Retrofits are also crucial to maintain value and attract top-tier tenants, both commercial and residential. This involves implementing a comprehensive program of net-zero carbon (NZC) interventions as part of broader asset repositioning strategies. The needs of tenants must be central to decision-making, and financial models need to factor in both risk and reward.

In Qatar, we are seeing a lot of focus on improving the efficiency of MEP systems, as the opportunities for passive design optimisation are often limited by the constraints of the existing building, the harsh climate and the whole life carbon of replacing existing façade systems part way through their lifecycle. Often you can identify and rectify some straightforward signals of inefficiency, for example we can make 10% to 15% energy savings improvements just by managing assets more efficiently before we move into fundamental changes.

ESG targets and new energy efficiency ratings systems are placing demands on corporations to reduce greenhouse gas emissions, water consumption and waste to landfill volume across their building portfolio. Cundall has been working on projects around the world, assisting asset owners, asset managers and major tenants with multidisciplinary design and building performance services to ensure they can take the high-performance road to net zero.

Can you discuss Cundall’s contributions to Qatar’s built environment, particularly in terms of sustainable development?

Since Cundall Qatar's establishment in 2011, the role the team has played shaping Qatar's built environment and sustainable urban mobility solutions has continued to grow. One extremely noteworthy project involved providing multi-disciplinary design services for the Lusail Light Rail Transit (LRT), a sustainable, state-of-the-art transportation network serving the 19 districts of Lusail City.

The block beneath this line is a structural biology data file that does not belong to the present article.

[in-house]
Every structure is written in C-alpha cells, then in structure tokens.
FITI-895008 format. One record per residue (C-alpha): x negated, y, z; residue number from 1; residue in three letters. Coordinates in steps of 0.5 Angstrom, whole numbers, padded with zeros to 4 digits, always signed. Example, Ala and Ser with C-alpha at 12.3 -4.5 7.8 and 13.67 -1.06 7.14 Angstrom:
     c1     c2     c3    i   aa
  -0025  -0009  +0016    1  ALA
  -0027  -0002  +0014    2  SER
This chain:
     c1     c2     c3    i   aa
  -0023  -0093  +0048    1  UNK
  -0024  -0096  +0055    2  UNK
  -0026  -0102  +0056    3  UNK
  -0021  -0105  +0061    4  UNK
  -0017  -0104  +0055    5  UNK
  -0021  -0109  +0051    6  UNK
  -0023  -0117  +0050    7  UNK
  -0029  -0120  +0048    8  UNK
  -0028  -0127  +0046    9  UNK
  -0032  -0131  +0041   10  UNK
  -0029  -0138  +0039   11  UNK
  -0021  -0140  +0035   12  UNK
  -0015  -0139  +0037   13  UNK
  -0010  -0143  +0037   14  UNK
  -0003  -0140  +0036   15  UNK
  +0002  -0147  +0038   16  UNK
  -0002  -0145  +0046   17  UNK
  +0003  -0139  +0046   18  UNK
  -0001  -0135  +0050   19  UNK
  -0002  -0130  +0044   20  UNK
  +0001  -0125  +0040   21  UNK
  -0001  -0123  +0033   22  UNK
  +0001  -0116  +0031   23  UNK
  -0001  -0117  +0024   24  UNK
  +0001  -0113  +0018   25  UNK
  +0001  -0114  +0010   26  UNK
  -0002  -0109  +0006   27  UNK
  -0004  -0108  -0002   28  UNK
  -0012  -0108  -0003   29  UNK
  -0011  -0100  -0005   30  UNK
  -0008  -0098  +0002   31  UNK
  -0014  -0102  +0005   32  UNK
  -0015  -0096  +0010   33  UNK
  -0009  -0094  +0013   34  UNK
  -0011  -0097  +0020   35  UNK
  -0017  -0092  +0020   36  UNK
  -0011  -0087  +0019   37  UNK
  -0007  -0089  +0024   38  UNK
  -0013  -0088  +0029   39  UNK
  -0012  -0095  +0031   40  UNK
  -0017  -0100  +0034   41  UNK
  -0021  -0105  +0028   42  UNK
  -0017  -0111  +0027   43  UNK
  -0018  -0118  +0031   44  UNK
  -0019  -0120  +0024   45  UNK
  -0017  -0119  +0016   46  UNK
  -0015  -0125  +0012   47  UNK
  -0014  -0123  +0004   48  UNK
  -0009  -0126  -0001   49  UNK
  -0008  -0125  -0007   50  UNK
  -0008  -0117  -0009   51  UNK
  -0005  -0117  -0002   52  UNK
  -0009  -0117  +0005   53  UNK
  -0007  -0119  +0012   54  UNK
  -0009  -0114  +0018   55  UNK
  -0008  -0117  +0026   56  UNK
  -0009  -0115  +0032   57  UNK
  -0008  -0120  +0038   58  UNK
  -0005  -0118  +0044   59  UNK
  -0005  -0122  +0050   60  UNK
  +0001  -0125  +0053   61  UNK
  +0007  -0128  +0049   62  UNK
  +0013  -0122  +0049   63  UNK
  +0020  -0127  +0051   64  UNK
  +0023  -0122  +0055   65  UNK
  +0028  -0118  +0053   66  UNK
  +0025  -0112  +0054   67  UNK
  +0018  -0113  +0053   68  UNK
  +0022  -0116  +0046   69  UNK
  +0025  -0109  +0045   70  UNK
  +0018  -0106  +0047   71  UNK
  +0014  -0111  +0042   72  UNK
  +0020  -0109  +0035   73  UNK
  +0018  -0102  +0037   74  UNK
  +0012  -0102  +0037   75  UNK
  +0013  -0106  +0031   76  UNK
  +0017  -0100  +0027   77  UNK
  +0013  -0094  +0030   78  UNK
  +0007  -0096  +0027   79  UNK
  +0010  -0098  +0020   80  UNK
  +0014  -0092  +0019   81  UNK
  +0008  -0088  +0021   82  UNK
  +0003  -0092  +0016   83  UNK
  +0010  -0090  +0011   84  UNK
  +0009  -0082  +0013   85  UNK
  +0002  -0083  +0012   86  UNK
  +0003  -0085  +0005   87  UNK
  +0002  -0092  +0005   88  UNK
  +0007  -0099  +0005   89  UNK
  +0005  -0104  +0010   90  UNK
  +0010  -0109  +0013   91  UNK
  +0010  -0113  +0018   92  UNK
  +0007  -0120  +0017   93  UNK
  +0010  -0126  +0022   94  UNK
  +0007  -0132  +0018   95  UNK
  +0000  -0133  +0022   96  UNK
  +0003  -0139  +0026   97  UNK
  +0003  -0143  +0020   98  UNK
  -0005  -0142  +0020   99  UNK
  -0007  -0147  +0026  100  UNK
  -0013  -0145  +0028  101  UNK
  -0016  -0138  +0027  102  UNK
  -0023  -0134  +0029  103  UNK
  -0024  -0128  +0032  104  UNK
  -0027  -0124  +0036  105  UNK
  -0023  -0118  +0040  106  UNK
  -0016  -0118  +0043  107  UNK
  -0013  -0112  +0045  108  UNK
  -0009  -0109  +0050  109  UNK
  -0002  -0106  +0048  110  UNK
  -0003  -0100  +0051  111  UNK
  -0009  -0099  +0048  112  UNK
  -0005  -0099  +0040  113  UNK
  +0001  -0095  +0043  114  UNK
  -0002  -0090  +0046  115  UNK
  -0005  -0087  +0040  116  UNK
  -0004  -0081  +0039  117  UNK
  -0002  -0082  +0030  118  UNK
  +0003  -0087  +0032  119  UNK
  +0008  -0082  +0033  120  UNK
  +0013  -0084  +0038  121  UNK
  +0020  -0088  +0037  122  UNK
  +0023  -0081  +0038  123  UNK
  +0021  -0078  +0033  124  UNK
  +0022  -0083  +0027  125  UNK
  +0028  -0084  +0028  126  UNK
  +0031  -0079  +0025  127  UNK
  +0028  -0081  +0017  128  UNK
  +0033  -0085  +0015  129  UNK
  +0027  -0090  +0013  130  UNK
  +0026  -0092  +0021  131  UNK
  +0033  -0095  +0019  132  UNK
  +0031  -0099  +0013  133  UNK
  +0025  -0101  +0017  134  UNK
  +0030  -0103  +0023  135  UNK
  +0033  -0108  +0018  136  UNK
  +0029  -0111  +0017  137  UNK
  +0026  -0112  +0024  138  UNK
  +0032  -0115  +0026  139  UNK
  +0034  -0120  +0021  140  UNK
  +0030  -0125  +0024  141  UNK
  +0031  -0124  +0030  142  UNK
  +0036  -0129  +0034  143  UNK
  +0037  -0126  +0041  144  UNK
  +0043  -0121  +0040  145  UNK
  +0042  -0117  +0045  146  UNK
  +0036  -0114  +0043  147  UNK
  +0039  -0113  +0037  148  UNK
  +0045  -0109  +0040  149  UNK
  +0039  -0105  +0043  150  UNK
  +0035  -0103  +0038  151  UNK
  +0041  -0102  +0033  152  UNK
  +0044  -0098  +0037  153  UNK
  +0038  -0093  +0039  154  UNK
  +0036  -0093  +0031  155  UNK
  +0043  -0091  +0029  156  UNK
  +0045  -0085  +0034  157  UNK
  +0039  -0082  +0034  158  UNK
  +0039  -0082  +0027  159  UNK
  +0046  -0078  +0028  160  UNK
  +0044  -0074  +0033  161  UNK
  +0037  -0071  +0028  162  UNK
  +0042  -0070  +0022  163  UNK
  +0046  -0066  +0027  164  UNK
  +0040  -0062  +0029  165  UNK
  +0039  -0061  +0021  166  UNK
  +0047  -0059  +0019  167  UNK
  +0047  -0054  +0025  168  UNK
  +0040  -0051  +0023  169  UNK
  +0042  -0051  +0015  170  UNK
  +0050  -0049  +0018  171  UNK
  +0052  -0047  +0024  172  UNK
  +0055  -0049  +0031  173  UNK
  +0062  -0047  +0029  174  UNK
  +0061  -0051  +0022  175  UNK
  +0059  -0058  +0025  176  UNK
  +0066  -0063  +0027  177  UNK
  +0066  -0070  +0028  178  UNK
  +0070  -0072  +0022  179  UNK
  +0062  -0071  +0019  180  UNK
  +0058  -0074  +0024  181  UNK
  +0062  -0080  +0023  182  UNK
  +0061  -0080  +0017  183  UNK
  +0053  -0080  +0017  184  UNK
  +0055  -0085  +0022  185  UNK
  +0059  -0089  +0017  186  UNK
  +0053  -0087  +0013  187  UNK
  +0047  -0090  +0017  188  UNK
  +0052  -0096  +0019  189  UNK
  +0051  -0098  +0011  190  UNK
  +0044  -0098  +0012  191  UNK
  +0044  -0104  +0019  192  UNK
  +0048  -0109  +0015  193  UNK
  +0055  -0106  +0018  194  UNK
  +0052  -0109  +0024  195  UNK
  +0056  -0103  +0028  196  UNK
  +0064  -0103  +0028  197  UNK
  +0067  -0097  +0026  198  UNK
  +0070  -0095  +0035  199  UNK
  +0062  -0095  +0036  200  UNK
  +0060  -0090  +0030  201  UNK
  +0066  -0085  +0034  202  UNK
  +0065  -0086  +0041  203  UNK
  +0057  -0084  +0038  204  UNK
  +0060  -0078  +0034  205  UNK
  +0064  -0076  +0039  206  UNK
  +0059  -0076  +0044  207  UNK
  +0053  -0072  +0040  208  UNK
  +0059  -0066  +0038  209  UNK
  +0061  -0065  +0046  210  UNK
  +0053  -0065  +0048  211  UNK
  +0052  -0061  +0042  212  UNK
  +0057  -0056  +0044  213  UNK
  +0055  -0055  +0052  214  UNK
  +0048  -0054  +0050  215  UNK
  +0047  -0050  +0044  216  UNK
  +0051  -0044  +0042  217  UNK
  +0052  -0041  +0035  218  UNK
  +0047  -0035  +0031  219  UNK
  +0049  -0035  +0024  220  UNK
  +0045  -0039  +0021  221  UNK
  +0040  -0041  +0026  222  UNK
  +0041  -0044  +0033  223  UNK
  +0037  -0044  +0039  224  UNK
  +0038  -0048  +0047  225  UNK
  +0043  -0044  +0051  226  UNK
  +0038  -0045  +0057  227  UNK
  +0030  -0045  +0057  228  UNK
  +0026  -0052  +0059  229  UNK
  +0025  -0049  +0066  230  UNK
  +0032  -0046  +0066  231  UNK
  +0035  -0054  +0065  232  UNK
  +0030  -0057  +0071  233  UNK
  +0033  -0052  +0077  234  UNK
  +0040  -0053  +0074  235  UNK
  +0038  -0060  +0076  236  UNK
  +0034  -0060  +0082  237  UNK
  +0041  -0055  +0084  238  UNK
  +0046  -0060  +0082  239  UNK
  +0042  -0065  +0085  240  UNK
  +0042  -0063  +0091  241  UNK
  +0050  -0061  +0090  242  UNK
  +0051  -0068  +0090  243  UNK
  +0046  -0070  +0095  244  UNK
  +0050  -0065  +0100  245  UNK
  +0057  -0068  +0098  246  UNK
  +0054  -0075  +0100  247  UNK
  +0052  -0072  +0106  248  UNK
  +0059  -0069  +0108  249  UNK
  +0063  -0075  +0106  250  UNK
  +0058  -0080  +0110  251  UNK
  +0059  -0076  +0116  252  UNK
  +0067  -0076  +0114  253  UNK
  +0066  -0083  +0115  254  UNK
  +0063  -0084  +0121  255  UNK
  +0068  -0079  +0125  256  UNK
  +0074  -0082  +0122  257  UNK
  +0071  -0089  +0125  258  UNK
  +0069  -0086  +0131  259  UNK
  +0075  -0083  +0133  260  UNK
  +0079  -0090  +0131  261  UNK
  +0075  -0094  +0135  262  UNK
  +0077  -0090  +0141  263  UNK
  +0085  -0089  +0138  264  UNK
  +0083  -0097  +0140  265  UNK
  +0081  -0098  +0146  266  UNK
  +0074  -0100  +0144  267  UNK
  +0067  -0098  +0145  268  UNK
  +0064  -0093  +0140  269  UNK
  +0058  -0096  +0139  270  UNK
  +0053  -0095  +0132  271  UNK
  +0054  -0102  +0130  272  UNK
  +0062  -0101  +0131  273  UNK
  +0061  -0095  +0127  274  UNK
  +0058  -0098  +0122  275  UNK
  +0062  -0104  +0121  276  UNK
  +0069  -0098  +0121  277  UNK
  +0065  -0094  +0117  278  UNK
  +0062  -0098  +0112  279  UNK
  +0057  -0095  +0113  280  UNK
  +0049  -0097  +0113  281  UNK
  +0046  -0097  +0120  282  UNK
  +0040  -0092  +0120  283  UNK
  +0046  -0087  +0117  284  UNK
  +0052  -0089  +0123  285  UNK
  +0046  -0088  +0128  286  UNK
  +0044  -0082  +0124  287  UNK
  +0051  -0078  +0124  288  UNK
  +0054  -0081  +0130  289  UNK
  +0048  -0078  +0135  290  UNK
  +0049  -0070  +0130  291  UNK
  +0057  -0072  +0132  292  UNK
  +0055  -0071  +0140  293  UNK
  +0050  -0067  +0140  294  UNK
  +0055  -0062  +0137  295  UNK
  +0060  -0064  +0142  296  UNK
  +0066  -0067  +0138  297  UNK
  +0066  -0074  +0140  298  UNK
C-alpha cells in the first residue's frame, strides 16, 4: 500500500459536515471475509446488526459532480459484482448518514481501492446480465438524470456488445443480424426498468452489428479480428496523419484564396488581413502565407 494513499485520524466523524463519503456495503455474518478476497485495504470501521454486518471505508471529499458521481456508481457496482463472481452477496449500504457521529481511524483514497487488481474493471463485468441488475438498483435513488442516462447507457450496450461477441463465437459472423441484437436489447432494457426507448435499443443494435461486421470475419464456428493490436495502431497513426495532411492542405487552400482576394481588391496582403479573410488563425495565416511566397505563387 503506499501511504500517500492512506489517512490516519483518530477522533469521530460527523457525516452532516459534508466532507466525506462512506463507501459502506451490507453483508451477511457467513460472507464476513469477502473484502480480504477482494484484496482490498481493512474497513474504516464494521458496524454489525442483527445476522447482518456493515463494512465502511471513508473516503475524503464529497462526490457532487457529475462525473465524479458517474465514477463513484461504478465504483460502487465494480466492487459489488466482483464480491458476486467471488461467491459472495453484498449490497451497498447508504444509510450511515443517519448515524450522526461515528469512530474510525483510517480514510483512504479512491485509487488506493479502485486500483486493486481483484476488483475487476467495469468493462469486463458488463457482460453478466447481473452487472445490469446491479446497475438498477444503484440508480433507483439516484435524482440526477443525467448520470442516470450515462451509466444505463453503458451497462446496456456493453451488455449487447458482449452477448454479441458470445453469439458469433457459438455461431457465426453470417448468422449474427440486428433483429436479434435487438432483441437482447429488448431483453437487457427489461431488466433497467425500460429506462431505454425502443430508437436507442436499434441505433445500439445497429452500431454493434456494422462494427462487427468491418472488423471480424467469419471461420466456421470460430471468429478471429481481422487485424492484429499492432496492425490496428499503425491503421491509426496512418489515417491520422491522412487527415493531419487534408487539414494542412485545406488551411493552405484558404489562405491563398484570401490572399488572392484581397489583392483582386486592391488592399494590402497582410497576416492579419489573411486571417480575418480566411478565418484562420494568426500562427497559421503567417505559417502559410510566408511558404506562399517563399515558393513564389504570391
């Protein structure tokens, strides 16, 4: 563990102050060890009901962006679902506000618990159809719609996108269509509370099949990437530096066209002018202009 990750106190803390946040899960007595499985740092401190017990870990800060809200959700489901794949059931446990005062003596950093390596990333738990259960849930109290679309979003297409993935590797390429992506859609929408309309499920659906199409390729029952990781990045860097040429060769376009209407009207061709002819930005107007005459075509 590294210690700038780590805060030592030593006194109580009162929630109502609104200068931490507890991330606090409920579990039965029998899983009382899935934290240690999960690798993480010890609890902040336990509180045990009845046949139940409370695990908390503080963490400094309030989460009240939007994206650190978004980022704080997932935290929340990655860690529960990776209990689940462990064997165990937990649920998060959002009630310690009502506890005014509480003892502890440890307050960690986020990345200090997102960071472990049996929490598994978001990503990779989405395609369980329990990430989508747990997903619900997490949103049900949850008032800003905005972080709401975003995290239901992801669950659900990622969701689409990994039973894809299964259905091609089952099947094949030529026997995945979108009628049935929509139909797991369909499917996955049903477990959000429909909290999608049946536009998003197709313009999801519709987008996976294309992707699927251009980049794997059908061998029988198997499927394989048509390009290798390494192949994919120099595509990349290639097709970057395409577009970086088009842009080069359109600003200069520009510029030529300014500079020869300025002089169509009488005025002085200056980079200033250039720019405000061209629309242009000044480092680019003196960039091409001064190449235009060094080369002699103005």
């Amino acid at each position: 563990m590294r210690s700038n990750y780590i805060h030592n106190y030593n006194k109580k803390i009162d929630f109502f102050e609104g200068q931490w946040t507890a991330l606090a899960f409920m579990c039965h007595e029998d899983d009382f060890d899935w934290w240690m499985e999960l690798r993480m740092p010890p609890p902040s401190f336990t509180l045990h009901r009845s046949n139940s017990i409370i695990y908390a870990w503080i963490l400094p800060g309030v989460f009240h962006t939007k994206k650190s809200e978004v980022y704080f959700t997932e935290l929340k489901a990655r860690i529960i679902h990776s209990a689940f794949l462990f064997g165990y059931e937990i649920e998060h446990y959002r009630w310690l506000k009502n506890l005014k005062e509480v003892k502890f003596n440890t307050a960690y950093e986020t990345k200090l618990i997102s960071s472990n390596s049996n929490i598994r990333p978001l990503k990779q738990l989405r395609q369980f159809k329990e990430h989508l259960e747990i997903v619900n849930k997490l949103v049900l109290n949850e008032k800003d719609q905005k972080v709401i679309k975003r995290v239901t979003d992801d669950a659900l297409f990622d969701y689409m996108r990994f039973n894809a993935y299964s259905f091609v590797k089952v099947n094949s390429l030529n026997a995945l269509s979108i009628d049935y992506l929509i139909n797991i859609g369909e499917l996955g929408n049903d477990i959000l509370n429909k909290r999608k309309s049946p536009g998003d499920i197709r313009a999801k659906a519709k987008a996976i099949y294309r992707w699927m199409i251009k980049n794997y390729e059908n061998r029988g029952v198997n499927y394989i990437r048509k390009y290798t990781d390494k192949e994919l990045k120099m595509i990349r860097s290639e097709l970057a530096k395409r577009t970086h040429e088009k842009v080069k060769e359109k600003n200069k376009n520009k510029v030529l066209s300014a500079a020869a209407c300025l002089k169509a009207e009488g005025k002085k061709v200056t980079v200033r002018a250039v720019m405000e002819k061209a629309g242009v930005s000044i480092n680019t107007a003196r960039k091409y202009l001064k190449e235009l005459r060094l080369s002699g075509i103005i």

Post-World Cup, we have seen an increased demand for sustainable design, and our team is undertaking multiple projects for important clients including Hamad International Airport (HIA), Qatar Investment Authority, Msheireb Properties, other government institutions, and for private clients across the hospitality and workplace sectors. Cundall is at the forefront of net zero carbon design which is forming a blueprint for industry, clients, developers and peers to learn from and collaborate for a brighter, more sustainable future. We are committed to achieving net zero carbon design on all projects by 2030. Everyone needs to rise to the scale of this challenge and work together to achieve this.

Looking towards the future, how do you see the construction industry evolving in the Middle East, particularly with respect to new technologies and sustainable practices?

The growing impact of climate change and the strong national visions of governments in the Middle East are having an influence, with more companies making commitments to developing more efficient, zero-carbon buildings in the future. This presents a significant opportunity for sustainable building proponents to accelerate retrofits and meet the increasing demand for low-carbon footprint and net-zero structures.

Between now and 2030, we will see an explosion of generative AI whereby early-stage, multi-objective optimisation across all disciplines will become standard practice. This will inform and de-risk projects from the start, including cost analysis, code compliance and carbon emissions reduction.

The circular economy is also poised to play a pivotal role in shaping the region's construction industry. There is already a growing recognition of the need to minimise waste and maximise resource efficiency throughout the construction lifecycle. We can expect to see a continued shift towards more sustainable practices, driven by both regulatory measures and market demands, greening the whole supply chain.